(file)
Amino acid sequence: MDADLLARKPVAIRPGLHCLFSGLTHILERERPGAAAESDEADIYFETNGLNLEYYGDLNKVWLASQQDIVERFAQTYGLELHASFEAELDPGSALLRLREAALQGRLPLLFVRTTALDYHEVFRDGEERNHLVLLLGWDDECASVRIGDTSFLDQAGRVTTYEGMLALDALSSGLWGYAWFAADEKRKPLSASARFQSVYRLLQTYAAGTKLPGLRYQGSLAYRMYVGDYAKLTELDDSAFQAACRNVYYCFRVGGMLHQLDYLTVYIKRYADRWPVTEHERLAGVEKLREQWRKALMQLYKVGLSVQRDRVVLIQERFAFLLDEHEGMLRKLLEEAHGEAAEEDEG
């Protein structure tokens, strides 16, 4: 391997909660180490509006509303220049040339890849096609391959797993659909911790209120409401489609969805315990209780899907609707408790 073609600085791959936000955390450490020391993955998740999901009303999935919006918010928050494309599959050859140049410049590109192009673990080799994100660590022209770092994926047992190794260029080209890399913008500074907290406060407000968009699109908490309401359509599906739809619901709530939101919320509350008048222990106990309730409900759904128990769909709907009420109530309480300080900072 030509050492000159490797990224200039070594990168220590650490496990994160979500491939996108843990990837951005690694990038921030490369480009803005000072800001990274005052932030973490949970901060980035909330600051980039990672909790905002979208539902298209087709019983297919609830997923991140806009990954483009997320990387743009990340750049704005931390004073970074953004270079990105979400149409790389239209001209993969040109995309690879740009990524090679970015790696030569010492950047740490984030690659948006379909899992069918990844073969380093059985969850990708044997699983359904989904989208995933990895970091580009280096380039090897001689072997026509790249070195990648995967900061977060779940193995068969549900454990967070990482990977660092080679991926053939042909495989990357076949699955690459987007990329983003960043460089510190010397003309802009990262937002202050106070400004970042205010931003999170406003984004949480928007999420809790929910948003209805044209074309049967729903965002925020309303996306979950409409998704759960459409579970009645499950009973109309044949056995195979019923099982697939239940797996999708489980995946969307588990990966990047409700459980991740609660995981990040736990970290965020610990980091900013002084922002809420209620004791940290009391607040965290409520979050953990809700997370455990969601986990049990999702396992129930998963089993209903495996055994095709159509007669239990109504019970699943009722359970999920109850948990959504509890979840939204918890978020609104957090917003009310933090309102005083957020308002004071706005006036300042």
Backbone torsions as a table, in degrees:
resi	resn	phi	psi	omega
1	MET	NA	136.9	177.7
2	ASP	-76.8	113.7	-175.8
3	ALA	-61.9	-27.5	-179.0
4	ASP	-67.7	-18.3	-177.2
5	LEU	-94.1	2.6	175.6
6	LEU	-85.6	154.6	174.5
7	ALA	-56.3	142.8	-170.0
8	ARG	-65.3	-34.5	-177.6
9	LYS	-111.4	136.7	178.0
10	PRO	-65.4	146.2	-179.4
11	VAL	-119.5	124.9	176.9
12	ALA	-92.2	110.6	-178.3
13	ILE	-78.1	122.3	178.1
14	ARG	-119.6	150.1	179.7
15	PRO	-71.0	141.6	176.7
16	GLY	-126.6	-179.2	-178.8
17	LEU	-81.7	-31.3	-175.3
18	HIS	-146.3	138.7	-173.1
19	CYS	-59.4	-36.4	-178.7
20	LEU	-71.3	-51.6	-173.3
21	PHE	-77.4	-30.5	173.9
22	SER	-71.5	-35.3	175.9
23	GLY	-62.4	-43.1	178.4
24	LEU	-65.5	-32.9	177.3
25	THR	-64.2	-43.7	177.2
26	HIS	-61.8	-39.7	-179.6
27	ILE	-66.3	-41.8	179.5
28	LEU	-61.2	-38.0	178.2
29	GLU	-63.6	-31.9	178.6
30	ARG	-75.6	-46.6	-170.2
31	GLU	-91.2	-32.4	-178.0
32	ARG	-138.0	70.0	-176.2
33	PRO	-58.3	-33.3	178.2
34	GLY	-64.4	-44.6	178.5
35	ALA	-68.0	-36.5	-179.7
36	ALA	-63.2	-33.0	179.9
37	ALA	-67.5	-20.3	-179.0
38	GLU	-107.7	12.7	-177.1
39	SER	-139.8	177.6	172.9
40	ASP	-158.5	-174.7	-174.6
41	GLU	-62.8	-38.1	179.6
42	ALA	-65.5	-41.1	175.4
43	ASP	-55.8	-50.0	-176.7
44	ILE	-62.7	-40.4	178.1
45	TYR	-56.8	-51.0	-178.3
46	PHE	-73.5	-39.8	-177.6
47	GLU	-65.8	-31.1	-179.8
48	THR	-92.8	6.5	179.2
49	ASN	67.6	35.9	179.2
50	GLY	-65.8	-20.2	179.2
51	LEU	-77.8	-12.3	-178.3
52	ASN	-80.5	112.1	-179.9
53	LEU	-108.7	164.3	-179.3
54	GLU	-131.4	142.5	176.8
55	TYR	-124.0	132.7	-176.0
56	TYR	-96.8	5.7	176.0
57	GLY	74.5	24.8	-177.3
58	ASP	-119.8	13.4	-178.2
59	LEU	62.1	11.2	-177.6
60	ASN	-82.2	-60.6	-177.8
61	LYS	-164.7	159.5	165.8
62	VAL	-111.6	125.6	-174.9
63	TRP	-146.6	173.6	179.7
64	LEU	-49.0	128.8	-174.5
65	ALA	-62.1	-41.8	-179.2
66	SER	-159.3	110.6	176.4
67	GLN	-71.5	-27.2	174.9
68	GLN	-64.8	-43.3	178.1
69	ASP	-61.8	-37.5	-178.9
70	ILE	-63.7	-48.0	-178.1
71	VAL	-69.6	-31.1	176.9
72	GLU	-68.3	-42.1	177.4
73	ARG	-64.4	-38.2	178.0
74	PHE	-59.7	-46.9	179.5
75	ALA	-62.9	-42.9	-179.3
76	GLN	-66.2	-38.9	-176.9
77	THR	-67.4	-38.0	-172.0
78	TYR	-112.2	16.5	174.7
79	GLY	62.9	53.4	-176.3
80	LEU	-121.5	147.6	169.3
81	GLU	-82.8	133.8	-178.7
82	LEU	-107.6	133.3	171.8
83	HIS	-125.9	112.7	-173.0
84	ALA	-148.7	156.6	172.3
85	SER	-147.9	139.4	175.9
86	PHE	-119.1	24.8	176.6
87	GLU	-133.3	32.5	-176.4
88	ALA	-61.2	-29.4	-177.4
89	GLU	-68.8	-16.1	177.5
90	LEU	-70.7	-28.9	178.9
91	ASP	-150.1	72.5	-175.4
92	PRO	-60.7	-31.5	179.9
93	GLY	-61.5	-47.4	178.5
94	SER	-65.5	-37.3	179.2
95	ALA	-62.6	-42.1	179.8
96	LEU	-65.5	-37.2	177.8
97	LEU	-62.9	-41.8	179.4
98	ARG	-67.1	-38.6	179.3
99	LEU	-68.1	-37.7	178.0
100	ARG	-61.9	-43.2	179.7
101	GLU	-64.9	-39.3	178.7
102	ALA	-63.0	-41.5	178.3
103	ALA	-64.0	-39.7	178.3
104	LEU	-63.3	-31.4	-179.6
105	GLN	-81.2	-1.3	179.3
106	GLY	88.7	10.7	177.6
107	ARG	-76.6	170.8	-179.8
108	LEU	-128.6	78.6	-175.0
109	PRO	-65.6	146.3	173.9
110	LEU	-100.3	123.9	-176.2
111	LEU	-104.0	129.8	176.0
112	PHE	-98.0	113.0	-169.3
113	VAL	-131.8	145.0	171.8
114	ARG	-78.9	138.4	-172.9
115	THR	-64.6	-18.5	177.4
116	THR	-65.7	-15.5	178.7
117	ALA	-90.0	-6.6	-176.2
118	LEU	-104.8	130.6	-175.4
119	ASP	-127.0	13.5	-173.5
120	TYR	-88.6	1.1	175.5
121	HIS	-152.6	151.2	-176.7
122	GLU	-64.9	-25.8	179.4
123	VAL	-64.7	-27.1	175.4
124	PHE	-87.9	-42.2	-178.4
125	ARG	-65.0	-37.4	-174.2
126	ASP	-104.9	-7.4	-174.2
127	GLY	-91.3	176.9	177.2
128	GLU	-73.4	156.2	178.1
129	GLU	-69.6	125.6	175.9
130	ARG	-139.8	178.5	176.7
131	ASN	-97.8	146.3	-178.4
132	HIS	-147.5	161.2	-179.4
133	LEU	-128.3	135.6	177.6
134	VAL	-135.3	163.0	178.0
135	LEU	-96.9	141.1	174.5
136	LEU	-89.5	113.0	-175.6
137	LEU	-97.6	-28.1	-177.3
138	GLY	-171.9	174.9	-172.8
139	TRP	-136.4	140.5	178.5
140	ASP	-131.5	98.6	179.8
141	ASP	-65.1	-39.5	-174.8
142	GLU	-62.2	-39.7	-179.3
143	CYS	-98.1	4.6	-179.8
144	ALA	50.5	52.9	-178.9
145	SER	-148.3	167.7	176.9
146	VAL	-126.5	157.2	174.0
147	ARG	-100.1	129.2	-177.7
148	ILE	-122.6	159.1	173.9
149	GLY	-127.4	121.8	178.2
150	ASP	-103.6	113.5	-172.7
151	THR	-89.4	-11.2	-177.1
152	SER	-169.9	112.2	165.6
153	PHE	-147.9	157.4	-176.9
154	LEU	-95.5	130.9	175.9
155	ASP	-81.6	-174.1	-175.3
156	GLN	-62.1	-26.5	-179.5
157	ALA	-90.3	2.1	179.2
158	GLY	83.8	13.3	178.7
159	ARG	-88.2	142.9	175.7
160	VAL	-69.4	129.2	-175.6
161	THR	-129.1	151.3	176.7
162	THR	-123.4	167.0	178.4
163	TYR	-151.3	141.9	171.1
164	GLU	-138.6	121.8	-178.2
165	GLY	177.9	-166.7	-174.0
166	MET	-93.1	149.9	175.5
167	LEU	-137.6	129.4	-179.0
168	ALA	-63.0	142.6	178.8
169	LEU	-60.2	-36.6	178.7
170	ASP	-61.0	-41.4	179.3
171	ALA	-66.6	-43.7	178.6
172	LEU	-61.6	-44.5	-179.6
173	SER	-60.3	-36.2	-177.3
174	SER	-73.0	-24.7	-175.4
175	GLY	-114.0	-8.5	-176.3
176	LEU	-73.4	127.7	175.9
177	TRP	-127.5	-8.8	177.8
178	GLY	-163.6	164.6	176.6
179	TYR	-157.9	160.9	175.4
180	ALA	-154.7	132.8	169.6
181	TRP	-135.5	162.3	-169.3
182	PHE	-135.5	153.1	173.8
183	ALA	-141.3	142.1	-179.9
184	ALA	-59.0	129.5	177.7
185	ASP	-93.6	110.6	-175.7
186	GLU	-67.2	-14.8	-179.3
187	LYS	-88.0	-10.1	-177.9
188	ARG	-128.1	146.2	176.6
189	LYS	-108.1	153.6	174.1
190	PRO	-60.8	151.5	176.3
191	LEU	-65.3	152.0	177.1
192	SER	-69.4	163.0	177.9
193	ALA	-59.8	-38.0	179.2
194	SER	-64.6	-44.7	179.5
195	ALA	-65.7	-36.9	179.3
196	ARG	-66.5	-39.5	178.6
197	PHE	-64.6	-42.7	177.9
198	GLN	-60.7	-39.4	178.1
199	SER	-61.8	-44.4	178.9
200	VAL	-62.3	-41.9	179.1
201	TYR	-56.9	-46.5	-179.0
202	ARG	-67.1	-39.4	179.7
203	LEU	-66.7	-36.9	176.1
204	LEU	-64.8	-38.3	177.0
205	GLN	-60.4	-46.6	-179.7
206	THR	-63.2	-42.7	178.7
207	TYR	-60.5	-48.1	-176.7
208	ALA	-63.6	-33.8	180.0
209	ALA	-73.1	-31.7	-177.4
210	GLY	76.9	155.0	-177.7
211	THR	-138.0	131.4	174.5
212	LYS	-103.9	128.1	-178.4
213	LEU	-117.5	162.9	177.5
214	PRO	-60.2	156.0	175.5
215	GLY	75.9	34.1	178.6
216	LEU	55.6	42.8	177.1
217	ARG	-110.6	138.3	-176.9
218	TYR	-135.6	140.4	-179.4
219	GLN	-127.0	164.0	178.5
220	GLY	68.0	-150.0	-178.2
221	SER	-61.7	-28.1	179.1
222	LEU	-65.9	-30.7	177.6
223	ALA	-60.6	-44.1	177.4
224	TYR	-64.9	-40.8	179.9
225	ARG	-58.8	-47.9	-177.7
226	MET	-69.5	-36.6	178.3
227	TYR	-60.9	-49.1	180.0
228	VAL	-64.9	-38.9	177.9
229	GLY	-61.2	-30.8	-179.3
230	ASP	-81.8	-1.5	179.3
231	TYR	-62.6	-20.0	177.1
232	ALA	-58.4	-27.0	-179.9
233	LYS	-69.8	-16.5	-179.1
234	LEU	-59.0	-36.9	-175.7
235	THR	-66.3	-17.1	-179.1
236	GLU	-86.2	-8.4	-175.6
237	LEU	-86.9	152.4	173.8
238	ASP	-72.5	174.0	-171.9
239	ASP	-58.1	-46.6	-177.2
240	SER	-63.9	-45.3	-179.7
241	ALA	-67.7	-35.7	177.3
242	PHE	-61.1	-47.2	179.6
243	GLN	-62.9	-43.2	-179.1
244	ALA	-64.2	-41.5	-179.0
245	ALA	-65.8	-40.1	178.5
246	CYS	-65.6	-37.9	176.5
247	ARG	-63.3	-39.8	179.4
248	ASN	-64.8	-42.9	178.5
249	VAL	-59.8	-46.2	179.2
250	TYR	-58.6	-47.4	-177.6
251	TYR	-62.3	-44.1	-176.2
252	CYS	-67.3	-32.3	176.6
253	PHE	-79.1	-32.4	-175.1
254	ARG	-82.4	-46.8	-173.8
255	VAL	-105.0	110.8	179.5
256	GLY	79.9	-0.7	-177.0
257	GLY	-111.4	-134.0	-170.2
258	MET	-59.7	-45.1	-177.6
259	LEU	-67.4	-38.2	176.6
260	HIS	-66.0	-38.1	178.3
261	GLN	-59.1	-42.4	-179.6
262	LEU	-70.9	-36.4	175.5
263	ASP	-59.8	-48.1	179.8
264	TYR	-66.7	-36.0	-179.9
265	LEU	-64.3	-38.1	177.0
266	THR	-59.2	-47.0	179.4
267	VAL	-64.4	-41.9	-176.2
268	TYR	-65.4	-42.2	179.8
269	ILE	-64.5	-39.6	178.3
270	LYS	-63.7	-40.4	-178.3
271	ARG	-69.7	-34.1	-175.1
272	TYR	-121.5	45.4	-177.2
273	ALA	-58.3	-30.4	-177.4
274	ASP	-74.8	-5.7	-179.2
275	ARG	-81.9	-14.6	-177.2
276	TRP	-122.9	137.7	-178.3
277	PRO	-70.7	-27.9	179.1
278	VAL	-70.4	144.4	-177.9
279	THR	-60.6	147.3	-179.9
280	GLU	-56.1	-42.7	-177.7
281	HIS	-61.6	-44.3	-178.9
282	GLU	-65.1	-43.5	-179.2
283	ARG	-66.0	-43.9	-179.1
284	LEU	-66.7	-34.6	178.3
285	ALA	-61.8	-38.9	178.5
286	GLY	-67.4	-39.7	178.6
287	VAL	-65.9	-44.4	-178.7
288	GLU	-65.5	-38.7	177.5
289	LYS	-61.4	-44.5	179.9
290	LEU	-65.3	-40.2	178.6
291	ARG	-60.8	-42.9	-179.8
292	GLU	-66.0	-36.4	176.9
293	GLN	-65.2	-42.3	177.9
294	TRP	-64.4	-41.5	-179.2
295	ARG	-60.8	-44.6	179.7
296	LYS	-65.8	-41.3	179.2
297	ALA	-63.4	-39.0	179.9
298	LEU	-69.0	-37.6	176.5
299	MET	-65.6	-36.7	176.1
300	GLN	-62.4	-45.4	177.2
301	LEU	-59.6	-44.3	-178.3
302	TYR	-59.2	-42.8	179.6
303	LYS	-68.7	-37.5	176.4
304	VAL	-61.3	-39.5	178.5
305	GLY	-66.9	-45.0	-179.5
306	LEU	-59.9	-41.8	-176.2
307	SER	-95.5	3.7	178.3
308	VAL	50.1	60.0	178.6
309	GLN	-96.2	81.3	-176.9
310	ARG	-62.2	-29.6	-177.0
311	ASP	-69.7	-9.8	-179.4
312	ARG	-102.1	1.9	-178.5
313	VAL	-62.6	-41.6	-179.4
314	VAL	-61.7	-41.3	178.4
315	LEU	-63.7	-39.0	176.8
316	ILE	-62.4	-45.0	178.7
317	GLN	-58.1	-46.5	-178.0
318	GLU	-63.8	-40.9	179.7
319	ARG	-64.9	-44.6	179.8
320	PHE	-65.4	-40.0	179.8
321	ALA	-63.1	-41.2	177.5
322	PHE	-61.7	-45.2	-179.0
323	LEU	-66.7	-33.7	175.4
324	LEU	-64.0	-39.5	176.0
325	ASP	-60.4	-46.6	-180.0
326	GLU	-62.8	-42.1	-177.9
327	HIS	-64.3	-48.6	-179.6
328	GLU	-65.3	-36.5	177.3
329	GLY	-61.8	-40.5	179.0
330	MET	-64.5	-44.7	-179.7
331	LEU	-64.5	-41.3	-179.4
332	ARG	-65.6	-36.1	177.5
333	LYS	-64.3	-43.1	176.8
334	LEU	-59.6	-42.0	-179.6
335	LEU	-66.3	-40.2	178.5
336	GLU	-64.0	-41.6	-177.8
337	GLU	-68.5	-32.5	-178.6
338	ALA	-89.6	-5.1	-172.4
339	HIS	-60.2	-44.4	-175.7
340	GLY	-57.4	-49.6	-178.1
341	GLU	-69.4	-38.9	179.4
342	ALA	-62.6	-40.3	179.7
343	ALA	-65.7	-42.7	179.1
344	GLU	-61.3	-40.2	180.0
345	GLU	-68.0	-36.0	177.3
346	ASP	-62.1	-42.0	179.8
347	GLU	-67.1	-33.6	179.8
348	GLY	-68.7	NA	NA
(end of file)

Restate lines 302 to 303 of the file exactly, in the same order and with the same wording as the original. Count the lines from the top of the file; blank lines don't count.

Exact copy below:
298	LEU	-69.0	-37.6	176.5
299	MET	-65.6	-36.7	176.1